One of the sounds which Mrs. Eyre had noted after the tragedy was the sound of a horse cantering over the bridge at the back of the farm. After Detective-Sergeant Cummings had made a careful scrutiny of the bedroom he had a few words with Mrs. Eyre, and then, with some other members of the police force, walked to the bridge, about 150 yards from the house. Near to the bridge he saw a post. About this post he noticed signs of recent horse hoof marks. Down on his knees the detective went and carefully examined the hoof marks. He noticed some singular characteristics, and he measured them carefully. Then he noticed that the hoof marks which he had seen went to and from the bridge. They were made by the same hoofs. Near the bridge, where the ground was softer, it was noticed that four horses had passed by, but on following the freshest of the marks it was found they led them towards Tuakau, which was the direction in which lay Glen Murray.

The Detective-Sergeant then detailed Sergeant Cowan, a man much experienced in horses, to follow up the tracks of the freshest marks. He
Down on his knees the detective went and carefully examined the hoof marks.”

Down on his knees the detective went and carefully examined the hoof marks.”

had little difficulty in so doing. They were in size exceptionally large, and the odd characteristics could be clearly seen. Concerning these peculiar marks, one of the detectives at the trial said: “The peculiarities of the near front shoe are: the shoe is not concaved on the inside; it has the fullering-bulge each side of the clip of the toe; and it has a bulge on the right side of the clip, the same as the previous shoe.”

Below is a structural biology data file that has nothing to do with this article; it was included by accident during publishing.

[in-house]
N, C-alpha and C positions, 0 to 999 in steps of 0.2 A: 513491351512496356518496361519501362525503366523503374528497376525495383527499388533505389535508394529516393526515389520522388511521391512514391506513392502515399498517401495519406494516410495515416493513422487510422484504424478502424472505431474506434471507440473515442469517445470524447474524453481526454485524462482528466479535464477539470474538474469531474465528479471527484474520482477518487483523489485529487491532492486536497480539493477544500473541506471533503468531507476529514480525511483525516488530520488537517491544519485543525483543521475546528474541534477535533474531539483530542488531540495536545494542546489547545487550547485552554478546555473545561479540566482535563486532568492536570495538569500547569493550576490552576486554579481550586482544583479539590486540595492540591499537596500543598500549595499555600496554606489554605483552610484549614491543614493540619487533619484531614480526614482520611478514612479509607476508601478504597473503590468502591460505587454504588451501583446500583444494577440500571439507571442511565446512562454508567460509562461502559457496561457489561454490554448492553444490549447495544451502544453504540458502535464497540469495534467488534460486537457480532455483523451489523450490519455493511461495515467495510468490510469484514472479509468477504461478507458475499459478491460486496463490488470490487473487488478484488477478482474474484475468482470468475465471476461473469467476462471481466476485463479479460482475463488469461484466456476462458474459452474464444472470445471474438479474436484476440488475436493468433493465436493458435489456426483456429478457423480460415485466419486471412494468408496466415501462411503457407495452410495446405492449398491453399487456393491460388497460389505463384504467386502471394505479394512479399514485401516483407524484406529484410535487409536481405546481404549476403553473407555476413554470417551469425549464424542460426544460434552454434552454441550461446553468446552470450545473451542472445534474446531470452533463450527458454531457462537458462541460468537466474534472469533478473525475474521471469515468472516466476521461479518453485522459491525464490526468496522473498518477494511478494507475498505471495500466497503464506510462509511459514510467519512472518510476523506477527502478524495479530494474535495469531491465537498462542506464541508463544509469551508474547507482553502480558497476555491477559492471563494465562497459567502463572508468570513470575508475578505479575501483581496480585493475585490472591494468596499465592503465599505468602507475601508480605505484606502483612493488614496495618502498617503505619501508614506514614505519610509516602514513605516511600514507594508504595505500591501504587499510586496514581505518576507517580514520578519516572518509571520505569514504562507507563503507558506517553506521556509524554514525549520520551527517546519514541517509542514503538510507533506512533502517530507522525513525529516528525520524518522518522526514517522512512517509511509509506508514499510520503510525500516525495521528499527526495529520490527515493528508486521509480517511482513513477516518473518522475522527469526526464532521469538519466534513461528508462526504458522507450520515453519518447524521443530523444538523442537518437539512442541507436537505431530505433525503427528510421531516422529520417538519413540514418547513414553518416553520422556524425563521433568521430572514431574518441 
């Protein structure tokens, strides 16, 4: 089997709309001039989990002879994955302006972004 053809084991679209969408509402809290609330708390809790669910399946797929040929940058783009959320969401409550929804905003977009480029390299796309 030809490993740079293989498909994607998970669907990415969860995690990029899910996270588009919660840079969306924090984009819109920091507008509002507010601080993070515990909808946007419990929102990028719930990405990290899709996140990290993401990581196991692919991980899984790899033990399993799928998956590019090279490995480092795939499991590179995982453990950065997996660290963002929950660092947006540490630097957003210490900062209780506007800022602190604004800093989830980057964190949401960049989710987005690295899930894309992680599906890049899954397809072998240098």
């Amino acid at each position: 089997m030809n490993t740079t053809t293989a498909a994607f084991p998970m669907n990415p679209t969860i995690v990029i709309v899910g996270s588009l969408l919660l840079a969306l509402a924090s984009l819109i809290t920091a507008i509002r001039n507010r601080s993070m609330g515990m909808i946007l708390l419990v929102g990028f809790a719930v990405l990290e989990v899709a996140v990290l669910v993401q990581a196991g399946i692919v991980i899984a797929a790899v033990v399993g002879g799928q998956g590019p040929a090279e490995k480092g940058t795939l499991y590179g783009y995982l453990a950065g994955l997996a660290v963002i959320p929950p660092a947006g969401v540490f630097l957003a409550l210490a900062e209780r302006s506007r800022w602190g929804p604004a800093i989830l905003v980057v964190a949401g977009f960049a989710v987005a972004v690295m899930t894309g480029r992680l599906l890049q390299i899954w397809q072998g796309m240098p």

Following the tracks, too, it was noticeable that the horse had the habit of overstepping considerably. In order that the best of the hoof-marks should be preserved the detectives covered them with wooden boxes. The boxes were subsequently removed, and the shoes taken by the detectives were compared with the impression.

On looking into the bedroom from the outside it was impossible to see the body of the deceased as it lay on the bed. By standing, however, in a gap made between some planks lying horizontal and forming part of the outside wall, the body could be seen easily enough.

At this juncture statements were taken from all the Eyre family except from Mrs. Eyre, who was too distressed at the time to give a complete narrative. However, she did so later. There were neighbours, too, from whom statements were taken, and some openly said they strongly suspected that the murderer was Thorne.

Thorne was well known to the Eyre's, for he had worked for some years on the Eyre farm. In the year 1917, Eyre, who suffered from diabetes, went to Canada on a health recruiting voyage. There he enlisted, and served with the Canadian Army in the Great War. In order to run the farm while he was away, Mrs. Eyre engaged help. She engaged several hands before she employed Thorne. Thorne came in October, 1918, and stayed on until July, 1920. He remained on the farm for about a year after Eyre returned from the War, leaving about five weeks before the murder.

Following these statements, and after observing the facts of the crime, the detective force were able to limit the murder to a person who (1) must have known the place intimately and the habits of the family; (2) was a man probably with a motive; (3) a man who possessed and could use a shot-gun; (4) a man who possessed a rare type of ammunition; and (5) someone who sought perhaps to be able to rely on Mrs. Eyre's silence.